Category Archives: Homeland security

Could sequestration endanger bioscience lab?

A New York Times article on the political realities of the federal government’s automatic spending cuts indicated that the planned National Bio and Agro-Defense Facility in Manhattan could be jeopardized. “The $1 billion project’s first big infusion, $404 million, will happen only if sequestration can be undone,” the article said, noting that this could put political pressure on Kansas Sens. Pat Roberts and Jerry Moran.

Roberts thinks NSA program is needed

Though he doesn’t like the press coverage of the National Security Agency’s surveillance program, or how President Obama has handled the leaks, Sen. Pat Roberts, R-Kan., thinks the program is needed. “The Constitution is not a suicide pact,” Roberts said at a Rotary Club meeting Monday in Salina. “The danger is still out there.” Roberts, who previously served as chairman of the Senate Intelligence Committee, said he gives “the benefit of the doubt to the NSA,” but he acknowledged that “this has been a public-relations nightmare.”

Don’t surrender civil liberties

What is most troubling about the NSA’s data-collection program “is that Americans are not particularly troubled by any of it,” columnist Leonard Pitts wrote. “According to a new poll by the Pew Research Center and the Washington Post, most of us – 56 percent – are OK with the monitoring of metadata, a process then-Sen. Joe Biden called ‘very, very intrusive’ back in 2006.”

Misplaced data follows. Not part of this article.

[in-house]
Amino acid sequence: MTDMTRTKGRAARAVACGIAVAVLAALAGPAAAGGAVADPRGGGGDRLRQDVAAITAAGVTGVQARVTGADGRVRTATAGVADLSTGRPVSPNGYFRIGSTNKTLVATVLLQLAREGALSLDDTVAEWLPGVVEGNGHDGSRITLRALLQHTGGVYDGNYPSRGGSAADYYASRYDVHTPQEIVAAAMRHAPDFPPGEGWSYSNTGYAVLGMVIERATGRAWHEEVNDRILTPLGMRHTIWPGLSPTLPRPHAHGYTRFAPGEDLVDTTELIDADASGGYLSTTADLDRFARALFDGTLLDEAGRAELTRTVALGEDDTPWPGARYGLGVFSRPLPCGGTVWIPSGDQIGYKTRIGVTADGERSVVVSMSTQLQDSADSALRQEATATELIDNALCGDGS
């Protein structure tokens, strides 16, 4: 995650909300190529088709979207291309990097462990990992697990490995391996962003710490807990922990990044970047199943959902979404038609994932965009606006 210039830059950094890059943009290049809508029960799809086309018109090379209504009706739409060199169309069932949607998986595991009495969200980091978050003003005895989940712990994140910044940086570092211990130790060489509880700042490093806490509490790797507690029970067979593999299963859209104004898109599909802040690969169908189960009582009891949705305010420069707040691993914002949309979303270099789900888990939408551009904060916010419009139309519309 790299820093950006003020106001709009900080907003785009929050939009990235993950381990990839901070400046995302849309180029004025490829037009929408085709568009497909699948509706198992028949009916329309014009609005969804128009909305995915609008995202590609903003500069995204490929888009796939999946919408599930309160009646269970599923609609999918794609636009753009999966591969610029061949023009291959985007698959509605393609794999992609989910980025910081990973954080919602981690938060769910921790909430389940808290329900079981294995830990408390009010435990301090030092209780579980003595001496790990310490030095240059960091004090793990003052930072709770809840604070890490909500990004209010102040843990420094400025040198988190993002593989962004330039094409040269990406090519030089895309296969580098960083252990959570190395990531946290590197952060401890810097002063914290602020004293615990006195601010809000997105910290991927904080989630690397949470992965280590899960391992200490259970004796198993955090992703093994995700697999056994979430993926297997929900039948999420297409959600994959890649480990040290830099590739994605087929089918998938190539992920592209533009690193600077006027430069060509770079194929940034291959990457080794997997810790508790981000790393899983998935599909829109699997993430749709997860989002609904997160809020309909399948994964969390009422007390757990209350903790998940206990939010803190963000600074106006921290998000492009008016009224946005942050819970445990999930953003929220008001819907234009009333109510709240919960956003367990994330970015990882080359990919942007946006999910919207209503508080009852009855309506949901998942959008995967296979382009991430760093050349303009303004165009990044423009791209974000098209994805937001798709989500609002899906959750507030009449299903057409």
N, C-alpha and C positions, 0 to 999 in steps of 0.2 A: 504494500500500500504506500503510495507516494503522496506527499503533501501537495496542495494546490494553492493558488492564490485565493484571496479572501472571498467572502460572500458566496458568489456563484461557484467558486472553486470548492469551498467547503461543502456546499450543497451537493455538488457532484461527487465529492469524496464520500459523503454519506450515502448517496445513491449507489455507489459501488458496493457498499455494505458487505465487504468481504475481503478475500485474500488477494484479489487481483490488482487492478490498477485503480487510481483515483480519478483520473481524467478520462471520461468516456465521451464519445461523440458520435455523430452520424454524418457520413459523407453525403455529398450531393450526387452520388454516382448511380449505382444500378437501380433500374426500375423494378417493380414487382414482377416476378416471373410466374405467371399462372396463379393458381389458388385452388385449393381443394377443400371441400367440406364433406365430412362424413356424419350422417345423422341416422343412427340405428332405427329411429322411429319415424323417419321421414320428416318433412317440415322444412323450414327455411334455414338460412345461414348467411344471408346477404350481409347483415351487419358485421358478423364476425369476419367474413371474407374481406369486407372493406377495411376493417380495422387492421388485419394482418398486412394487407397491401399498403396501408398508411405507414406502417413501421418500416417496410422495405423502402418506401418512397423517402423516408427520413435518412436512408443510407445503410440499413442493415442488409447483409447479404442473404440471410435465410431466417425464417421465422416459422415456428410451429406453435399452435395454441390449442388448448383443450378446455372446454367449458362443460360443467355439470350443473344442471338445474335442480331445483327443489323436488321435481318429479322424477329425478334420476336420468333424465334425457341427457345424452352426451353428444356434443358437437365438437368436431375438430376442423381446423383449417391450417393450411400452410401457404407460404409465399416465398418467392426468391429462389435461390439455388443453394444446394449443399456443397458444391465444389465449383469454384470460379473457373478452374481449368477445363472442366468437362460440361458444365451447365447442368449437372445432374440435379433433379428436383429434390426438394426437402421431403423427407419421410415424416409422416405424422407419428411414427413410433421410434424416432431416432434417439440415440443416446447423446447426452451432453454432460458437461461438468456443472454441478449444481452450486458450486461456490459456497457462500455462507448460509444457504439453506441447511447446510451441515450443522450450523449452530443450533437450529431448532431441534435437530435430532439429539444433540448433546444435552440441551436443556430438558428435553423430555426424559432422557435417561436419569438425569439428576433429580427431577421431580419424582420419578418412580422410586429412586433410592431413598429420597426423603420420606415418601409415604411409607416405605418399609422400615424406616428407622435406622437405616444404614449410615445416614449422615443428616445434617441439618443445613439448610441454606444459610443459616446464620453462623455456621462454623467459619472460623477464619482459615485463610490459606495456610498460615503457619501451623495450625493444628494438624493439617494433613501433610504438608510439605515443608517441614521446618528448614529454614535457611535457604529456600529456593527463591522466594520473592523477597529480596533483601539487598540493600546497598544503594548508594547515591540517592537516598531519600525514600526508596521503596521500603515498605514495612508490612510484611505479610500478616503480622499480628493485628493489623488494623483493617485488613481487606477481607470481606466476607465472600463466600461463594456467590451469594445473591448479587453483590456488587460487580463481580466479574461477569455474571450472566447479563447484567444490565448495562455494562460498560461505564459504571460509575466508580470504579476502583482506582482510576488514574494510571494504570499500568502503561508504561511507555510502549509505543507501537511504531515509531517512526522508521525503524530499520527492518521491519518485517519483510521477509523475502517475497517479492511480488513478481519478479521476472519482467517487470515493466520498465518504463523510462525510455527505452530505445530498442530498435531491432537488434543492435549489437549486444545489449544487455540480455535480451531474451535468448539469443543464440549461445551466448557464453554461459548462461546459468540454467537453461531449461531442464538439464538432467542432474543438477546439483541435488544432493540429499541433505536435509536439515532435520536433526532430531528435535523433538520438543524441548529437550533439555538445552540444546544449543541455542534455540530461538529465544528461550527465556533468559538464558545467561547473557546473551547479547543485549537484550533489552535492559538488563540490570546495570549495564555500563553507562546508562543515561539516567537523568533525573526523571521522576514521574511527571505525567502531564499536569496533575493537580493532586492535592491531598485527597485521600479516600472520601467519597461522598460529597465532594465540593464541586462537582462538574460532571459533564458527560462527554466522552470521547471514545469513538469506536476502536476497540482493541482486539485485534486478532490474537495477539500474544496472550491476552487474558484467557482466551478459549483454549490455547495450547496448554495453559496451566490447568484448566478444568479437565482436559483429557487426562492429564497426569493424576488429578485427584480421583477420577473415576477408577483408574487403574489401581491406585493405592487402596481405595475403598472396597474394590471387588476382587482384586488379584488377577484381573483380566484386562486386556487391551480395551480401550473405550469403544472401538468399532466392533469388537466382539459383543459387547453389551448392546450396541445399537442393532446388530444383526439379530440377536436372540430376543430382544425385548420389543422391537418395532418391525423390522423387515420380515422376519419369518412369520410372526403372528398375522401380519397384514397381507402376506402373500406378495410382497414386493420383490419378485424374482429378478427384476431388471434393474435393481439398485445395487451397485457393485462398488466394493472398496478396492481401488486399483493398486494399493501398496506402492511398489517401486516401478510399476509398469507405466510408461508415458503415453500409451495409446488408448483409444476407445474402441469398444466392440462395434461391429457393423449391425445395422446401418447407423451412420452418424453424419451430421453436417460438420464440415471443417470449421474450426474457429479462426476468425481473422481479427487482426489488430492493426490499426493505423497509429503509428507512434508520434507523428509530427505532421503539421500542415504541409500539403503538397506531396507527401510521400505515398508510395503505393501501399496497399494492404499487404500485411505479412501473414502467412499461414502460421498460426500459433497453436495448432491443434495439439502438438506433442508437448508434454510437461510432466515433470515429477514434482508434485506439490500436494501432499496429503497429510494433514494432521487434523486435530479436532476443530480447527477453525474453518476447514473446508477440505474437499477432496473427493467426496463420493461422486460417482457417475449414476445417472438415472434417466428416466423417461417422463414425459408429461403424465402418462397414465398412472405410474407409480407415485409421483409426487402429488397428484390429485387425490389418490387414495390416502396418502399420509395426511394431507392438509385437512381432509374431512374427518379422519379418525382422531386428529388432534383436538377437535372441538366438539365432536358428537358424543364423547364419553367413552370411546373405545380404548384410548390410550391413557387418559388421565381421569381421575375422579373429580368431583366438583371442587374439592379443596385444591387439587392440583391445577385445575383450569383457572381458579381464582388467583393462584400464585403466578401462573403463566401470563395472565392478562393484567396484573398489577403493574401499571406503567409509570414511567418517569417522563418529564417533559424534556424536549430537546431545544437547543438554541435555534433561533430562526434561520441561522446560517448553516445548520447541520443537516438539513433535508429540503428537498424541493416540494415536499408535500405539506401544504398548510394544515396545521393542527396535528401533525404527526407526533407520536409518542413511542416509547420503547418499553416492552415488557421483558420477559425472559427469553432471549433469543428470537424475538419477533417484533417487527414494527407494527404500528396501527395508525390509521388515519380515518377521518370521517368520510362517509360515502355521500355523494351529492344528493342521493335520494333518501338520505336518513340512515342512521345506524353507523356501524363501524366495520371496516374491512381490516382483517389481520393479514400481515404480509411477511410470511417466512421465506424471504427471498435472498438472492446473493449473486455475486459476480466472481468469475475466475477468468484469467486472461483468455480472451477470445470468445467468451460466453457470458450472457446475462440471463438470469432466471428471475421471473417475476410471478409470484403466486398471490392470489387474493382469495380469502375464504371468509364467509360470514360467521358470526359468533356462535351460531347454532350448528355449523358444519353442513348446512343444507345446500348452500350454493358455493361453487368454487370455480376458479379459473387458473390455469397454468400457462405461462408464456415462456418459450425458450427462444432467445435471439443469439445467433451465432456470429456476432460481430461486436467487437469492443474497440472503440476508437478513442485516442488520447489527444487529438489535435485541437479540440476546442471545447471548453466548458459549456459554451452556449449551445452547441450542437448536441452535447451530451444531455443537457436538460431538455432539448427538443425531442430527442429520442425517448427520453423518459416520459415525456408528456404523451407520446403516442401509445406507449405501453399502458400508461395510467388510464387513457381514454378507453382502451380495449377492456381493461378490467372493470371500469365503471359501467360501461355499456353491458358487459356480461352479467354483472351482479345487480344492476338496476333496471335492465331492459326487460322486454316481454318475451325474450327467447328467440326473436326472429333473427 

Moore tornado a warning not to build NBAF in Kansas?

The long-awaited groundbreaking occurred last week in Manhattan for the first phase of the $1.2 billion National Bio and Agro-Defense Facility, which will be a big win for the state and national security. But a commentary in the San Antonio Express-News warned about the “folly of building a federal research lab handling the most dangerous pathogens on Earth in the heart of Tornado Alley,” calling the choice of Manhattan a case of “politics trumping safety.” John Kerr, who had chaired the effort to try to lure the lab to San Antonio, concluded: “Proponents of the Kansas site blandly insist that the NBAF has been redesigned to withstand a tornado. The images of destruction from Oklahoma suggest that unless the entire 500,000-square-foot facility is built underground, at a cost running into the billions, it could not withstand even an EF-3 tornado. Building it in Kansas is the equivalent of playing Russian roulette with Mother Nature.” When such concerns were raised in 2009, Kansans noted the Texas county vying for NBAF historically registered more tornadoes than Kansas’ Riley County and that Texas led the nation in tornadoes and came in second for hurricanes.

Kansas’ bad ranking for preparedness unfair, officials say